Sunday, May 19, 2019

Seven thrillers to make you wonder if your best friend is a murderer

S. R. Masters is originally from the West Midlands in the UK. His debut novel is a coming-of-age murder mystery, The Killer You Know, about a group of childhood friends returning home for a reunion only to discover the friend that joked about being a serial killer when he grew up might actually have become one.

At CrimeReads Masters tagged seven thrillers that capture some of the darker aspects of tight-knit friendship groups. One title on the list:
It, by Stephen King

King’s “final exam on horror” finds a group of friends returning home to fight their literal and figurative childhood monsters. It’s a book I read every few years and always find new things to admire. That is partly due to the dual timeline, which give the book the uncanny knack of managing to speak to you no matter what age you read it. It is also due to one of the central characters being the town itself, which allows for lots of small but incredibly well fleshed-out subplots about the supporting cast. Plenty has been written elsewhere about this book, but two lesser known and sinister parts don’t involve a shape-shifting clown at all, and are really self-contained murder mysteries. One features the death of young Dorsey Corcoran, and the other involves Bowers Gang member Patrick Hockstetter. I don’t want to spoil anything, but this sort of detail is why the novel endures, and shows early flexing of the crime-writing muscles King would later develop in books like Joyland and The Outsider.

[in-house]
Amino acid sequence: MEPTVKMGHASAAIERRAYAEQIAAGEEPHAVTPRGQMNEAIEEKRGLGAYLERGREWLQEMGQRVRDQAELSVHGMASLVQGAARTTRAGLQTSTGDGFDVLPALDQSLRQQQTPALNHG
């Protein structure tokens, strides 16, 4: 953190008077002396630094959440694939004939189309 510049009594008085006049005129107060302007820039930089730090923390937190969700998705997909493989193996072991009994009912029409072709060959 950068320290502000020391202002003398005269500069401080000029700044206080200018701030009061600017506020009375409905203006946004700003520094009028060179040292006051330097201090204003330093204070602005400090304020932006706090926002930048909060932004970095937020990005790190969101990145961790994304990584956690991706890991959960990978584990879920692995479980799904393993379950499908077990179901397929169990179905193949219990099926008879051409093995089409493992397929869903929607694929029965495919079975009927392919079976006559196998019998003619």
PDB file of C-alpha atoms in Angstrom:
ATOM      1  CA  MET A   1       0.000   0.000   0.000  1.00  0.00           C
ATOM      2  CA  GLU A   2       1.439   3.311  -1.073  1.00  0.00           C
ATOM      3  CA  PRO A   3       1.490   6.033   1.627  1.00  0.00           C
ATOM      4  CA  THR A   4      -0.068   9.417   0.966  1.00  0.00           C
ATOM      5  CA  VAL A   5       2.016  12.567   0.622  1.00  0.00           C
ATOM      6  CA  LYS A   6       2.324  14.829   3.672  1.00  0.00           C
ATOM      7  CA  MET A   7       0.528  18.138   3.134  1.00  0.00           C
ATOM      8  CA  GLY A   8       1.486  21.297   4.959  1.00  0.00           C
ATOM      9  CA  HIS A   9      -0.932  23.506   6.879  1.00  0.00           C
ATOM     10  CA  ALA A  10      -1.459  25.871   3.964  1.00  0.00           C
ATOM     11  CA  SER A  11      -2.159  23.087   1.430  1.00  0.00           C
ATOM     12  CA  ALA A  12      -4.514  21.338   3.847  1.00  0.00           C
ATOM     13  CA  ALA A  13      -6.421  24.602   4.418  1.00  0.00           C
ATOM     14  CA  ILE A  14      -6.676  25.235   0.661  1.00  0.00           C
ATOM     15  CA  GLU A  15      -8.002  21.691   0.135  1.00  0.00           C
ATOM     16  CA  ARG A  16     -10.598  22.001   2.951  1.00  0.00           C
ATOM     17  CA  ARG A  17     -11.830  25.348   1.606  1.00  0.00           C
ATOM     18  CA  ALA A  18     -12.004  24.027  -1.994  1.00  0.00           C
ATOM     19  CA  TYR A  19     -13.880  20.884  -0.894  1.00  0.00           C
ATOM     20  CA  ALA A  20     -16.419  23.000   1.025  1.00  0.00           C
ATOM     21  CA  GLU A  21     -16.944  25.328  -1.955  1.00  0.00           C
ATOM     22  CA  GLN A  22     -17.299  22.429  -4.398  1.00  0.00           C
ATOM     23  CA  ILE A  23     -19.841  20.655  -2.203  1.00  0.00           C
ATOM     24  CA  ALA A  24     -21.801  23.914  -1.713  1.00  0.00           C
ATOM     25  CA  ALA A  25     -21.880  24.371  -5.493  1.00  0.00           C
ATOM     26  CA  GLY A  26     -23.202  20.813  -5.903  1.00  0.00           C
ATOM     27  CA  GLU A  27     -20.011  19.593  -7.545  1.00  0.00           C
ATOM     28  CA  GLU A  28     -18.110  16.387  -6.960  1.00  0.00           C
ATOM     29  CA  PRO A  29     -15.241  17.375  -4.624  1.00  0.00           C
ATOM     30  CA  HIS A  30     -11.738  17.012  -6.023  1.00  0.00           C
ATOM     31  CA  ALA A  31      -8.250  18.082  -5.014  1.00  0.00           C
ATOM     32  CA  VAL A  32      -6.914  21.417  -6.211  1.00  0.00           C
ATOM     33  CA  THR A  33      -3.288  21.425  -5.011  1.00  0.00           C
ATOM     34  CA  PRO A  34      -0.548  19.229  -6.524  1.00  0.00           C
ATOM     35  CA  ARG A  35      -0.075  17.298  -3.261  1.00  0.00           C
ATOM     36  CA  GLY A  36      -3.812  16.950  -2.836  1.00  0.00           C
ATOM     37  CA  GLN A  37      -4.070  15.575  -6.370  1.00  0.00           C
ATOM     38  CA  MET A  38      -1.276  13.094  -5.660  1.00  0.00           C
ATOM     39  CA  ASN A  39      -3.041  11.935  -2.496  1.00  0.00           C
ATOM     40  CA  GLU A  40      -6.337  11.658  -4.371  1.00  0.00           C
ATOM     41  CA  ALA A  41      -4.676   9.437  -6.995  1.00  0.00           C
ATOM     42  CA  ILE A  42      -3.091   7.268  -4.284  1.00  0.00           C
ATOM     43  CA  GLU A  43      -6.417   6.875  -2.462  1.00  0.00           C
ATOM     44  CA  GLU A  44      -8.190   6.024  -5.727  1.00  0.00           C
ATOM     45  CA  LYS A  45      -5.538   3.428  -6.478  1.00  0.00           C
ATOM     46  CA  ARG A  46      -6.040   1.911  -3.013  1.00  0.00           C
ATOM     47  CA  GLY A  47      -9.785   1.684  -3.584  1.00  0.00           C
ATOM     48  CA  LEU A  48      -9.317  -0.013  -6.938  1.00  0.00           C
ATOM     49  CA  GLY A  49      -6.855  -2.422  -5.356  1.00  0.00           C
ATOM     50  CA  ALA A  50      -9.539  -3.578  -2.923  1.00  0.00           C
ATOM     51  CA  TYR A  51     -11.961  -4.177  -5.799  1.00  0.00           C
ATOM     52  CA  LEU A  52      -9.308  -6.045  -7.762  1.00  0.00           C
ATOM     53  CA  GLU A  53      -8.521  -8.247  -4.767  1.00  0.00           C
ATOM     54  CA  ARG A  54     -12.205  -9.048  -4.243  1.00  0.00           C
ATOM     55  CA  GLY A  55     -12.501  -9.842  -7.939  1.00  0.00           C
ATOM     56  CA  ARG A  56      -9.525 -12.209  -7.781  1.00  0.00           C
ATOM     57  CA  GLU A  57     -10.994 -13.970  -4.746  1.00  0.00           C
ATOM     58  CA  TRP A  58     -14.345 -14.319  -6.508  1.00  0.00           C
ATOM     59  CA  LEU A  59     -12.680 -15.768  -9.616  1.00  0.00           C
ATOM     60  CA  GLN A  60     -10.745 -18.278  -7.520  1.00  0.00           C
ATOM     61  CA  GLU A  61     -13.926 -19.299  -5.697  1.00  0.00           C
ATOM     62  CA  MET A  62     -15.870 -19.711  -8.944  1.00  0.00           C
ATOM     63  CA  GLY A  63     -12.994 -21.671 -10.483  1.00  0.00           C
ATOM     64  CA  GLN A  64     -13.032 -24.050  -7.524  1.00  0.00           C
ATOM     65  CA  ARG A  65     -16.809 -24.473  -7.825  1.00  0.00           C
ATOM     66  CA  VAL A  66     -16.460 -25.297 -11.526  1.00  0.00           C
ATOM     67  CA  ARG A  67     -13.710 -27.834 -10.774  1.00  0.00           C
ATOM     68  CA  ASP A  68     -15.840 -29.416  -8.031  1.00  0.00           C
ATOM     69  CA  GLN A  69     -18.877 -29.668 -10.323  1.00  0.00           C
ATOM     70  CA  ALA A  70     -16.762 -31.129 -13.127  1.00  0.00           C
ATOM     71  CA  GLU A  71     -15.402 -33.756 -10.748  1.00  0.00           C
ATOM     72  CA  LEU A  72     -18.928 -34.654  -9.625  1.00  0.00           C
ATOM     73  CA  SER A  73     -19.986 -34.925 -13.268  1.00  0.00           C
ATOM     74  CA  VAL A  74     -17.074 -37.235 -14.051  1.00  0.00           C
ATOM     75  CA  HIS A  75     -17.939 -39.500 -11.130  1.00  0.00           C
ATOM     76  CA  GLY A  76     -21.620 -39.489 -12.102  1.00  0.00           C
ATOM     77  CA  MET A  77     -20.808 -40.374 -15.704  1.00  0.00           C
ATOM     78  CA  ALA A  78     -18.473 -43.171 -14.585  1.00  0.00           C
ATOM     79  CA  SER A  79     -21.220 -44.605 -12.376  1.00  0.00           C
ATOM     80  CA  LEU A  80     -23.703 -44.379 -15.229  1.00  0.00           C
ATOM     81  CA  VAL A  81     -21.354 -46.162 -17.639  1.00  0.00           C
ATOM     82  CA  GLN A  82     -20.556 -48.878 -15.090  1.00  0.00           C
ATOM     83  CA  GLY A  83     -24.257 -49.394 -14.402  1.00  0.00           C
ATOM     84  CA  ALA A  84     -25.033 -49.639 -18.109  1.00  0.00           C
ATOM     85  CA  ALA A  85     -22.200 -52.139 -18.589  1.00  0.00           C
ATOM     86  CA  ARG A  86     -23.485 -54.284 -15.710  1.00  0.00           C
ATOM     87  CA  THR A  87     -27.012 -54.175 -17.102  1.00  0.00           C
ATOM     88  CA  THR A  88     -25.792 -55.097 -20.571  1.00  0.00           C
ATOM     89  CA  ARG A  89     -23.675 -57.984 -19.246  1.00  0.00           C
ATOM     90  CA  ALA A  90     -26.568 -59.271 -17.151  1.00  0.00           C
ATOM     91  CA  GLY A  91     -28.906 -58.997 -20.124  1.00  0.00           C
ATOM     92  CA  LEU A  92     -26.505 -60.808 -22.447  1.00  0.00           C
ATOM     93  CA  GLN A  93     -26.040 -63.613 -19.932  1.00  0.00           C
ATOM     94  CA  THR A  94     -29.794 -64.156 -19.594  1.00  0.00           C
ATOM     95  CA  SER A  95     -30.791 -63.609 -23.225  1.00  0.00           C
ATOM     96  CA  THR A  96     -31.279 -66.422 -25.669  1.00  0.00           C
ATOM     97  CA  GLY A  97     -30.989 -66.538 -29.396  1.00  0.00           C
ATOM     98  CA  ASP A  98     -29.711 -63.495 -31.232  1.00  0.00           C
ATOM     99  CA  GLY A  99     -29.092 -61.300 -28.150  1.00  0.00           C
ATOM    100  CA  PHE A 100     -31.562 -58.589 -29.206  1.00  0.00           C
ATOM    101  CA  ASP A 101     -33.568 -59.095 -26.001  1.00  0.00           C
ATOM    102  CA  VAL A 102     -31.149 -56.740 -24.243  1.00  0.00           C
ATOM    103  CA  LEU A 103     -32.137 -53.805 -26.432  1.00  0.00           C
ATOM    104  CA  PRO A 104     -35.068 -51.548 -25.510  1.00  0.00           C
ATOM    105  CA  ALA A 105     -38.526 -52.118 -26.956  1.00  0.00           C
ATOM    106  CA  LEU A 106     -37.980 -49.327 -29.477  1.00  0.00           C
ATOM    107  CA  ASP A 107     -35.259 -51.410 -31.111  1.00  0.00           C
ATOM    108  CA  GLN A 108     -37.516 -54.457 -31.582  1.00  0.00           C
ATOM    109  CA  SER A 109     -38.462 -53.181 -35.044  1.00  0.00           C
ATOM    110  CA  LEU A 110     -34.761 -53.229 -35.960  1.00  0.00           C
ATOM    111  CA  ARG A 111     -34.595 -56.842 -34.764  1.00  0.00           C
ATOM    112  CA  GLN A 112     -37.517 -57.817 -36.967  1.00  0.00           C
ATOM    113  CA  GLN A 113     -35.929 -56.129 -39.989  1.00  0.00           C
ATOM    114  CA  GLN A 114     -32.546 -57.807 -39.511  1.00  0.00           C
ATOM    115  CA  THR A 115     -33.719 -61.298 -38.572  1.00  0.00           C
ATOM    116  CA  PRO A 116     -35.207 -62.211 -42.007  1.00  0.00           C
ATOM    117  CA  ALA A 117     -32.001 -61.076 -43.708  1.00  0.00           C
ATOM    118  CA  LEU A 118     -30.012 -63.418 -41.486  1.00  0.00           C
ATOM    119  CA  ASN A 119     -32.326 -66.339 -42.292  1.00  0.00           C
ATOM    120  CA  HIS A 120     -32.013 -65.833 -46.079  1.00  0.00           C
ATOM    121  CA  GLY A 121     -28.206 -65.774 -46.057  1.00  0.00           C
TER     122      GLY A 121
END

Read about the other entries on the list.

It is among Jeff Somers's ten top SFF stories lousy with giant spiders.

--Marshal Zeringue